New Delhi: Menstrual hygiene is one of the many issues in India that is often brushed under the carpet. Even today, the majority of the women in the country rely on unhygienic menstrual products like cloth, rags, sand, ash, husk, among others during their periods. The latest National Family Health Survey (NFHS) 2015-16 report shows that the use of sanitary napkins among women in rural India is 48.5 per cent, 77.5 per cent in urban and 57.6 per cent total. Women inmates of Hailakandi Jail in Assam are a part of the group of 51.5 per cent women that don’t have access to sanitary napkins and rely on old sarees for their menstrual hygiene requirements.
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In a bid to make women inmates adopt healthier menstrual hygiene practices, Keerthi Jalli, Deputy Commissioner, district administration Hailakandi, Assam, distributed sanitary pads on Wednesday (May 1).
Women inmates rely on cloth especially saree during menstruation. They use it, wash it and reuse it and this cycle continues. But the truth is, using cloth, ash, and other unhygienic products can lead to bacterial infection and the risk of suffering from Pelvic Inflammatory Disease also becomes higher, says Ms Jalli while speaking to NDTV.
As part of the initiative, the district administration purchased 30 packets of sanitary napkins from the government’s National Health Mission (NHM) scheme. NHM offers a pack of sanitary pads at a cost of Rs. 5.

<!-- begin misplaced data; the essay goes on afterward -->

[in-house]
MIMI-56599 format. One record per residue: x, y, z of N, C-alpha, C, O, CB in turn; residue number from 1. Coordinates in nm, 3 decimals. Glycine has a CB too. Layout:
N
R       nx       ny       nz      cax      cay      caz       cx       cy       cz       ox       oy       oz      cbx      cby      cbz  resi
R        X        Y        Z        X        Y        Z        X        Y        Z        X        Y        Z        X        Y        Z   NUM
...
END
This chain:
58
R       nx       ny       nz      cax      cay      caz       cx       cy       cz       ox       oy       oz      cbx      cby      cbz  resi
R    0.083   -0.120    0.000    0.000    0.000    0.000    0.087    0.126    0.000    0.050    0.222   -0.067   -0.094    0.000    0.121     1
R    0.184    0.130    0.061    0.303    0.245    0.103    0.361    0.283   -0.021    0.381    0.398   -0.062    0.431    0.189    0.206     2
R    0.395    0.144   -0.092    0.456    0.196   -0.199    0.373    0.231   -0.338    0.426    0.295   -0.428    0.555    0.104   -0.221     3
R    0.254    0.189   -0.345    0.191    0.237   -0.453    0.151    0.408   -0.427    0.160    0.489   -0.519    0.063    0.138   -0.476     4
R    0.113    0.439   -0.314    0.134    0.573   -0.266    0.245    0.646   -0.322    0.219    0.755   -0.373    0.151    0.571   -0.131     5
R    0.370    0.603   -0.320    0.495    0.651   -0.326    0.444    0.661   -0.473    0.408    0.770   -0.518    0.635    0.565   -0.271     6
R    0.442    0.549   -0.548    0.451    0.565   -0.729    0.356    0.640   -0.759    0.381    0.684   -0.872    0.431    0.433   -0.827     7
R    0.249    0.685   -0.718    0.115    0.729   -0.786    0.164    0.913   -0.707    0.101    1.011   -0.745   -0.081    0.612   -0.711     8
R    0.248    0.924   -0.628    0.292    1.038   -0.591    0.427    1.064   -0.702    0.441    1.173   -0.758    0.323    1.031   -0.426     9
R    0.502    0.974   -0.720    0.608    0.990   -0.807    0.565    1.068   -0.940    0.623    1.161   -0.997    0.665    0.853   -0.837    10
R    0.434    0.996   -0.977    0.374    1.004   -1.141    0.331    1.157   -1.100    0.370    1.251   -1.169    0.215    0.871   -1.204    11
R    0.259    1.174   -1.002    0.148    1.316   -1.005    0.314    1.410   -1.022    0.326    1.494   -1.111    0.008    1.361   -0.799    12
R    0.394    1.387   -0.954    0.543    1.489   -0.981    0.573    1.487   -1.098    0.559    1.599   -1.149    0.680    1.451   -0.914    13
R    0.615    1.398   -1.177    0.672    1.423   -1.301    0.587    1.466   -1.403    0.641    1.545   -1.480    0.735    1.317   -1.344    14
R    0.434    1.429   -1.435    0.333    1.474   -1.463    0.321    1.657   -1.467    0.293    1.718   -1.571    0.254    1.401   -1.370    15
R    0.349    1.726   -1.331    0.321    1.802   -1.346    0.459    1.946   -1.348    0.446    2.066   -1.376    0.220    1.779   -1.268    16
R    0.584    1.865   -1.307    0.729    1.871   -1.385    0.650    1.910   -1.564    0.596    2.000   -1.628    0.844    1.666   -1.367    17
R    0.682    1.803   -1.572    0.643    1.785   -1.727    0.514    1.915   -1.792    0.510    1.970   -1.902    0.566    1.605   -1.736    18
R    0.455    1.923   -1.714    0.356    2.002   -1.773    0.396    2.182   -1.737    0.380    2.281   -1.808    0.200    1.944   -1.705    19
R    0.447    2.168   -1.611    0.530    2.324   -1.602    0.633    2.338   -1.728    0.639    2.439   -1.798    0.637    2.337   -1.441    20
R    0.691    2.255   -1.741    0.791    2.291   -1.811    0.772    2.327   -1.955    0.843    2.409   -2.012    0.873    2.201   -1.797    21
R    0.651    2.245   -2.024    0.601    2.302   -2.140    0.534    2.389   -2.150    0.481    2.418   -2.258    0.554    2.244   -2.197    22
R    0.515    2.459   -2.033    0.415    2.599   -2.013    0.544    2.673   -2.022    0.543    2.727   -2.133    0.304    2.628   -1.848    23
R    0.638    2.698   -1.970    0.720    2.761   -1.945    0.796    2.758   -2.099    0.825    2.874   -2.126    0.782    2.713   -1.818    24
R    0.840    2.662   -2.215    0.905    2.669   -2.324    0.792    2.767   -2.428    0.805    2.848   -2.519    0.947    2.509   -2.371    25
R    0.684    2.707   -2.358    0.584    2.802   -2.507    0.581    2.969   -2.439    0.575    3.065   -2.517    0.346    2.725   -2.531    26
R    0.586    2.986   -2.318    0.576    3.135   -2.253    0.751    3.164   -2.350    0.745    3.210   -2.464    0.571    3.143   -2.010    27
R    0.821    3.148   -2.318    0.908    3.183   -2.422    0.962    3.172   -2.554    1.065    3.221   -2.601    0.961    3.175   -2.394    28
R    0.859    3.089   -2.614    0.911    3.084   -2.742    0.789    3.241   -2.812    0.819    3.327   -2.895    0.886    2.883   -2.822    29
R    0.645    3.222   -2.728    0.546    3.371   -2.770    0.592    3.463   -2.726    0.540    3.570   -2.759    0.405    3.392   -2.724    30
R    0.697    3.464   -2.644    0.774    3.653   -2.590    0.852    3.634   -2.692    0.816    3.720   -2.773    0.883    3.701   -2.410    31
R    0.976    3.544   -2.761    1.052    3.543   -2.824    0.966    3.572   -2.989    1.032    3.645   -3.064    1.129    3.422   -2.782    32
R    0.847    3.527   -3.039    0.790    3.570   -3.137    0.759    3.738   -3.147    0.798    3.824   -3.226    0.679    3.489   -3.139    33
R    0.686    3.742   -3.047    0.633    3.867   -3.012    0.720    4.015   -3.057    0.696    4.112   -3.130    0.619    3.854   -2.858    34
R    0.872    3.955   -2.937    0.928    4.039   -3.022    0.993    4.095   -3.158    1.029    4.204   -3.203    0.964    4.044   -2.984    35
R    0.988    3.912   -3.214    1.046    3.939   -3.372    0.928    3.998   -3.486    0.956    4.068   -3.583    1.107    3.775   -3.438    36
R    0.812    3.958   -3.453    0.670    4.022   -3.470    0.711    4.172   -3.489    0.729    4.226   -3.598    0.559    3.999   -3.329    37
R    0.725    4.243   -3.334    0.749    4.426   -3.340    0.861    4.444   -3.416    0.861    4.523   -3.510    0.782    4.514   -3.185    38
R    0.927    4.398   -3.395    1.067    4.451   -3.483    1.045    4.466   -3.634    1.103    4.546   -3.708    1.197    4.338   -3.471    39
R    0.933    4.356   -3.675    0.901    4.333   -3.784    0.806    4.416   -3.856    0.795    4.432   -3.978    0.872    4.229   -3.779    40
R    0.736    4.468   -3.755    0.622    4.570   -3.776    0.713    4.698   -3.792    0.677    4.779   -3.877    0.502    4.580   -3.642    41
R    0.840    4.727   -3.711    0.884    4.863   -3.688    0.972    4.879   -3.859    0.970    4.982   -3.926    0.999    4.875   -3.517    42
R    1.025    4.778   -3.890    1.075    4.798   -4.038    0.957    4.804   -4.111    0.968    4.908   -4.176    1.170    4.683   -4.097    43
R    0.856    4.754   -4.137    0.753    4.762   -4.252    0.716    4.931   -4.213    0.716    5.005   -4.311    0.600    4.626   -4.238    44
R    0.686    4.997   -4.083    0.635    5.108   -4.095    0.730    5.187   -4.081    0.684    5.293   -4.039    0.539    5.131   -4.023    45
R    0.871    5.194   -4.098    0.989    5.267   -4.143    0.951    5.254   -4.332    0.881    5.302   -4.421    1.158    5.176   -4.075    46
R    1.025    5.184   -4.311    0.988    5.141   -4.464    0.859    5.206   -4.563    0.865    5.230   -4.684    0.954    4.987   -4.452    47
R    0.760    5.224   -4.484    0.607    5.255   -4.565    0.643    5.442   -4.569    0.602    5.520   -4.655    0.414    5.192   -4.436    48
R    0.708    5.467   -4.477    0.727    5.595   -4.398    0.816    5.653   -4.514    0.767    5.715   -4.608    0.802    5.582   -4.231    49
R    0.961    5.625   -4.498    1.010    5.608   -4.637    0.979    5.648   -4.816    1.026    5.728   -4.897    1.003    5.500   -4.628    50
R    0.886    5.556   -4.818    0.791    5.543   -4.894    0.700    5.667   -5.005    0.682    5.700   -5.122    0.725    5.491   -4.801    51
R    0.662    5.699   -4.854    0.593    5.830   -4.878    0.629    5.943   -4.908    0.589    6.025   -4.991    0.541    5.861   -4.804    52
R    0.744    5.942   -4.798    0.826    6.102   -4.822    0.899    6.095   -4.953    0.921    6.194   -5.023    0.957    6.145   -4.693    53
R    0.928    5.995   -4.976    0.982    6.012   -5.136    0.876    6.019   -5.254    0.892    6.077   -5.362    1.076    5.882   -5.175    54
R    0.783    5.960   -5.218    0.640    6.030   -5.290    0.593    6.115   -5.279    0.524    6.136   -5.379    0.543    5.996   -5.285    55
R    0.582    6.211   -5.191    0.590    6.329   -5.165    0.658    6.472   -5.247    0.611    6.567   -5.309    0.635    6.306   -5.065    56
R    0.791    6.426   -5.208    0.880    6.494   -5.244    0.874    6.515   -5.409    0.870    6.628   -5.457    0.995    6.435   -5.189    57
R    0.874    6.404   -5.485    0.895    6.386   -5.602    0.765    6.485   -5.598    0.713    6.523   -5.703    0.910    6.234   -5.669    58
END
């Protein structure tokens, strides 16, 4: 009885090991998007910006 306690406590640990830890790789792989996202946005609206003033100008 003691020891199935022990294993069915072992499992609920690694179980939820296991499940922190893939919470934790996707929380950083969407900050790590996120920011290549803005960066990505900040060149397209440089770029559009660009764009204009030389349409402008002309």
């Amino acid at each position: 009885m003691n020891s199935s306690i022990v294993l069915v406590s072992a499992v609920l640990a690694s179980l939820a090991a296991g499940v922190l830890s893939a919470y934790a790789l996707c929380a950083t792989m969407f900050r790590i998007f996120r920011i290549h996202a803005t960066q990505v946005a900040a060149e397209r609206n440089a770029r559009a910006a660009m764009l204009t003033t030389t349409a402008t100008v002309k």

The jail does not have many women inmates so 30 packets were sufficient, says Ms Jalli.
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The sanitary pad distribution was the first for the jail. Deputy Commissioner plans to look out for more sustainable options and continue with this drive to instill the habit of menstrual hygiene among women.
Keerthi Jalli, who happens to be the first female Deputy Commissioner of the district administration Hailakandi has been focusing on menstrual hygiene practices since she has got the charge. Ms Jalli has been conducting regular awareness drives in the district. For instance, last month, Ms Jalli along with her team visited hamlets in the forest in the Southern part of the district to educate girls about menstrual hygiene.
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We walked five to six kilometers to get into the interiors and convince girls to buy sanitary napkins and ditch using cloth pieces. The other day we had a discussion with a group of Muslim women. The aim is to make them use sanitary napkins, signs off Ms Jalli.
Like Ms Jalli various women and boys in India have come forward to educate and create awareness about menstrual hygiene. Across the country, various PadBanks have been initiated to provide free access to sanitary pads. With all these initiatives taking place, we hope to see a paradigm shift.
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NDTV – Dettol Banega Swachh India campaign lends support to the Government of India’s Swachh Bharat Mission (SBM). Helmed by Campaign Ambassador Amitabh Bachchan, the campaign aims to spread awareness about hygiene and sanitation, the importance of building toilets and making India open defecation free (ODF) by October 2019, a target set by Prime Minister Narendra Modi, when he launched Swachh Bharat Abhiyan in 2014. Over the years, the campaign has widened its scope to cover issues like air pollution, waste management, plastic ban, manual scavenging and menstrual hygiene. The campaign has also focused extensively on marine pollution, clean Ganga Project and rejuvenation of Yamuna, two of India’s major river bodies.